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I'm currently changing the permissions and ownership on a 4TB HDD filled with files. Is it even possible to monitor the progress of commands such as chmod and chown?

3

You can attach to the running process and see what it's doing now. This will give you an idea of where it's at.

strace -p1234

where 1234 is the process ID of the chmod process. Note that many systems restrict non-root users to monitoring child processes only, so you'd have to do this as root; see after upgrade gdb won't attach to process.

Knowing what file is currently being processed doesn't provide an easy way of knowing what has already been processed. chmod traverses the file tree in depth-first order, and traverses each directory in directory order (the order of ls -U, which is not the same as the order of ls in general).

It would be nice to know how many files the process has already processed, and that can be determined at least approximately by knowing how many system calls the process has made, but as far as I know Linux doesn't keep track of how many system calls a process has made.

  • The problem is that I'm using a recursive chmod, so it changes the pid continuously. – vasc0x Dec 14 '16 at 0:44
  • @vasc0x No, a recursive chmod (chmod -R) does not fork, so there is only one PID. If you ran find … -exec chmod … {} \; then that does invoke one chmod per file; you can find where the recursion is at by tracing the find process. – Gilles Dec 14 '16 at 0:59
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In general, no, not without some flag to show what a program is doing, with the flag being specified when the process launched. (If you do make it verbose, also be sure to put it in a screen or tmux session so you can reconnect to that as necessary...)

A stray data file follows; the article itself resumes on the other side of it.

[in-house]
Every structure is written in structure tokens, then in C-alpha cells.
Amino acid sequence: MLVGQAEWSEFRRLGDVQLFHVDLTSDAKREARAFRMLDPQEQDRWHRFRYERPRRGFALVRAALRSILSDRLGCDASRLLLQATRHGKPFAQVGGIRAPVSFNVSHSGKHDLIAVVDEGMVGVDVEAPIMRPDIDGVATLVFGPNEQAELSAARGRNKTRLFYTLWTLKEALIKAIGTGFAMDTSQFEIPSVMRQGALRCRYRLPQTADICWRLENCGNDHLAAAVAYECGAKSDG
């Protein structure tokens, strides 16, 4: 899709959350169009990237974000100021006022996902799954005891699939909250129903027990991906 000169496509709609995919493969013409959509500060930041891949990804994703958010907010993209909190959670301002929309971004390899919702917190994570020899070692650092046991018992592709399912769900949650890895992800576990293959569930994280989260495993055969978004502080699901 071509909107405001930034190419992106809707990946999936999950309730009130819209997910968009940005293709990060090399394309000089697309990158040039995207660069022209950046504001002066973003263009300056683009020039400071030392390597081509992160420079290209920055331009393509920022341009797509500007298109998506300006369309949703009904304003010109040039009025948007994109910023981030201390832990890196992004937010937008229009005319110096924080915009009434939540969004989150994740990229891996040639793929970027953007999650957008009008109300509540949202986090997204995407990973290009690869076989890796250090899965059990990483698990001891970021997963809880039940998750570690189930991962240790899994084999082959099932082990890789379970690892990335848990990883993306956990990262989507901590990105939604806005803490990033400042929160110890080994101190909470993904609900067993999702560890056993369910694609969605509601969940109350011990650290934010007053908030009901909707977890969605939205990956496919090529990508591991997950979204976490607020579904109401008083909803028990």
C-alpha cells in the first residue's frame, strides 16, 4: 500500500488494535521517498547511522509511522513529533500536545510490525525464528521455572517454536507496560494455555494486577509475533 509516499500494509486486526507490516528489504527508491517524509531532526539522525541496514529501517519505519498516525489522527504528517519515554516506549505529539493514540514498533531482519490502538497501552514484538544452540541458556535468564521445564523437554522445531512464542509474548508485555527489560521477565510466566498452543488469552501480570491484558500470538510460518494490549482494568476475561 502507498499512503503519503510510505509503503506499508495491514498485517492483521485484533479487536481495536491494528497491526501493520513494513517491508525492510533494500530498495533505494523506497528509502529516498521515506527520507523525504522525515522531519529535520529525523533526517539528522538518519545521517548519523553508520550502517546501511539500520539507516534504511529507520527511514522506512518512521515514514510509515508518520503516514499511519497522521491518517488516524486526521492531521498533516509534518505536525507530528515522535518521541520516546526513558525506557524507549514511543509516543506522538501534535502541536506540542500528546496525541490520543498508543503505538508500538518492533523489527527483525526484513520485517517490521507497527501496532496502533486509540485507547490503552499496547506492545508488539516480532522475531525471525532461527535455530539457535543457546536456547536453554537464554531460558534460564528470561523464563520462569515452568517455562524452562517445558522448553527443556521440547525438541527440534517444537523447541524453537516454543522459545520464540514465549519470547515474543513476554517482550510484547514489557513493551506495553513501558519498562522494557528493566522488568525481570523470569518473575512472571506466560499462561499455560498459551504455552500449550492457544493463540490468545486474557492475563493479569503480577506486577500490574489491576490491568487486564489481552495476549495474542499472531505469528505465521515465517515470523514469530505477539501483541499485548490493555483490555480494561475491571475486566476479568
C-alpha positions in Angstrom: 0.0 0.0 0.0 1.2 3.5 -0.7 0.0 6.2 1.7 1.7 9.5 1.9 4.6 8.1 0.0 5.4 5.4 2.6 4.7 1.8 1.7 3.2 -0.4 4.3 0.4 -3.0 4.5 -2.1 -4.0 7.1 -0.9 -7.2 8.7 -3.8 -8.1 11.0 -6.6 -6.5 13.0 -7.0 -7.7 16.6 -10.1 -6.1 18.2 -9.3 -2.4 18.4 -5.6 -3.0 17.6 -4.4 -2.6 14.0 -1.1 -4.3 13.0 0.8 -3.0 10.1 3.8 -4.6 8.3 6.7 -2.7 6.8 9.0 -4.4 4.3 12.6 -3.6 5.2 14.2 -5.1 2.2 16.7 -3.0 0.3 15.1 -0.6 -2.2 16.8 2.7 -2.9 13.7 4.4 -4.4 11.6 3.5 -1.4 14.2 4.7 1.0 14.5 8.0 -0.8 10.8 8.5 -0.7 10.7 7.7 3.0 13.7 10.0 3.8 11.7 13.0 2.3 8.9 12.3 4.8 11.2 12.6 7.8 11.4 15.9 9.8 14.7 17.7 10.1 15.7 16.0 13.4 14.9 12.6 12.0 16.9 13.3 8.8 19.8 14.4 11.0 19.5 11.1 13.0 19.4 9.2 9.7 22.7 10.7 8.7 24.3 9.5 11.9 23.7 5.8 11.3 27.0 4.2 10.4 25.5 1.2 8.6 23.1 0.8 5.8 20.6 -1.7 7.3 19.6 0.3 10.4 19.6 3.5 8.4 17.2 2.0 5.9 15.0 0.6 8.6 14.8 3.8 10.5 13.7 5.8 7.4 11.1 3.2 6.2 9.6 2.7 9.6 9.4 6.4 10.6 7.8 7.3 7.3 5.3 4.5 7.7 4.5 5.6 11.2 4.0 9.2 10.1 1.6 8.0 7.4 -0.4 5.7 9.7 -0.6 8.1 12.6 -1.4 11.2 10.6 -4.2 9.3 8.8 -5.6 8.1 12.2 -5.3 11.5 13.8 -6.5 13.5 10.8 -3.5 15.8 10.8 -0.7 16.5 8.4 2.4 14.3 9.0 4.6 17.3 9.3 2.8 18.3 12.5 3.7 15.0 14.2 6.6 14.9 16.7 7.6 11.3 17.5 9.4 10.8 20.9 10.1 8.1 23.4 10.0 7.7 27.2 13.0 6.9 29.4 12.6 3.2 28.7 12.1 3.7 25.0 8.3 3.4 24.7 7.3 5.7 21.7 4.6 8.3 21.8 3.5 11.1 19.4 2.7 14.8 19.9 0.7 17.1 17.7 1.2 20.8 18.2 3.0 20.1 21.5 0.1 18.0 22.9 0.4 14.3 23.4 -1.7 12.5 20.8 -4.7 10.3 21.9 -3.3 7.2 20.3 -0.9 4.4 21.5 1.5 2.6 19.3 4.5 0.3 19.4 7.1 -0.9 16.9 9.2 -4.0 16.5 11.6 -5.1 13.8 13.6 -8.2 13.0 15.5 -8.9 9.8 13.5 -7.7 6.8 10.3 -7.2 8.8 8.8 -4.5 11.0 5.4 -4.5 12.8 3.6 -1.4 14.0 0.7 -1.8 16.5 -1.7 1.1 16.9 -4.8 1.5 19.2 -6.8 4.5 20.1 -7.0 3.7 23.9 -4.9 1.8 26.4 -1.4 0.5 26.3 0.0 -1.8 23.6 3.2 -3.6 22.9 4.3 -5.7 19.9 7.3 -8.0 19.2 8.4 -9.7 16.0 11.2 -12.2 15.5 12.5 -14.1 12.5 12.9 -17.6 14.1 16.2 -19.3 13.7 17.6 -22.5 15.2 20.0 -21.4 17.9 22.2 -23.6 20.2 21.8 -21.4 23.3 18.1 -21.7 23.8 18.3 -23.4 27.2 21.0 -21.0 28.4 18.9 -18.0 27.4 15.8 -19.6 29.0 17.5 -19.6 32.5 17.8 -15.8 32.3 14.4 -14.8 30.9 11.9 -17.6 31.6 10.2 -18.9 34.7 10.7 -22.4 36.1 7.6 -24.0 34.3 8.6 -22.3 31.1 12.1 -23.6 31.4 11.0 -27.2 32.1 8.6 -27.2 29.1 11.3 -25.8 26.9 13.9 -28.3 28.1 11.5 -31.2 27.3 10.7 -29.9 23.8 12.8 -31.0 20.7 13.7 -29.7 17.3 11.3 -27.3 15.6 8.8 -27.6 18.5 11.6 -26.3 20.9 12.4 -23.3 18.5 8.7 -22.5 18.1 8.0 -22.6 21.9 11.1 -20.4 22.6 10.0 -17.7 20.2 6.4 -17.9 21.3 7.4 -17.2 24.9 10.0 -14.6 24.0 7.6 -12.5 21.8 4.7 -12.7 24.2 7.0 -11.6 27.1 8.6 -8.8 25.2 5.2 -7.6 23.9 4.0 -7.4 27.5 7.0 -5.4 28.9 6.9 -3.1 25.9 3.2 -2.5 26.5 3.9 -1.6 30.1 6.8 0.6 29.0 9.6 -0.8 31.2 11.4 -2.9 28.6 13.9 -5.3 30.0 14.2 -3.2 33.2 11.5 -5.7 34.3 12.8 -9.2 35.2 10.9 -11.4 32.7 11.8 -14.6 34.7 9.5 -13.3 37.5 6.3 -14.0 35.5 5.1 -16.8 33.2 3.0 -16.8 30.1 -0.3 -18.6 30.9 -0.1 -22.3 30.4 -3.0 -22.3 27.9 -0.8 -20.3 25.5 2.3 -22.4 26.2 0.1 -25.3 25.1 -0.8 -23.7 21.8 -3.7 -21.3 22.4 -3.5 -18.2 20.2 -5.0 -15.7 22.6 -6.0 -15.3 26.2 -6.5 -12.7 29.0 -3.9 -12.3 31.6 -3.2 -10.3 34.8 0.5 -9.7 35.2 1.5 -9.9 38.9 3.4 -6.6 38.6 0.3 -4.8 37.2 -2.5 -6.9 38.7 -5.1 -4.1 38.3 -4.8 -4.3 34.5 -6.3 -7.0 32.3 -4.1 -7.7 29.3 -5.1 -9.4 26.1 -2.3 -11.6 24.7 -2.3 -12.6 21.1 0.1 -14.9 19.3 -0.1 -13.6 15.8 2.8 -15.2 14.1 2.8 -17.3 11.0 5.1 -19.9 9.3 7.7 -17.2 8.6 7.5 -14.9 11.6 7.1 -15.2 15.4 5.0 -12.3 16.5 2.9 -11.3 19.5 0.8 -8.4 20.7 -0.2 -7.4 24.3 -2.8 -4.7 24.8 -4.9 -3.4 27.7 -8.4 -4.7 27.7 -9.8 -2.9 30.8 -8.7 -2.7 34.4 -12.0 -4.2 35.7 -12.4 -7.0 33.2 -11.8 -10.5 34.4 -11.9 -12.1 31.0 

Some utilities (e.g. dd) accept a user signal to toggle verbosity (e.g. via the USR1 signal, pkill -USR1 dd) but that varies by application (USR1 by default just kills a process; use with caution).

Indirect indications are another method, e.g. run top, assuming the processes generates sufficient CPU or I/O load to make it stand out (something that waits on network results may not appear to be doing much).

Process tracing is also possible, though may horribly slow the system down (e.g. strace); less expensive tools for such a check would be dtrace or similar which can take samples and report a summary on how many relevant system calls chmod is making over some duration.

0

You might look at the pv command. I don't have it on this system at the moment, but it helps you monitor pipe flows.

I am assuming you are doing something like:

find stuff -exec chmod 664 {} \;

You could break up the command using pipes, and then insert pv or tee in to monitor where things were at.

I realize that I didn't cookbook an answer, but perhaps these ideas will help.

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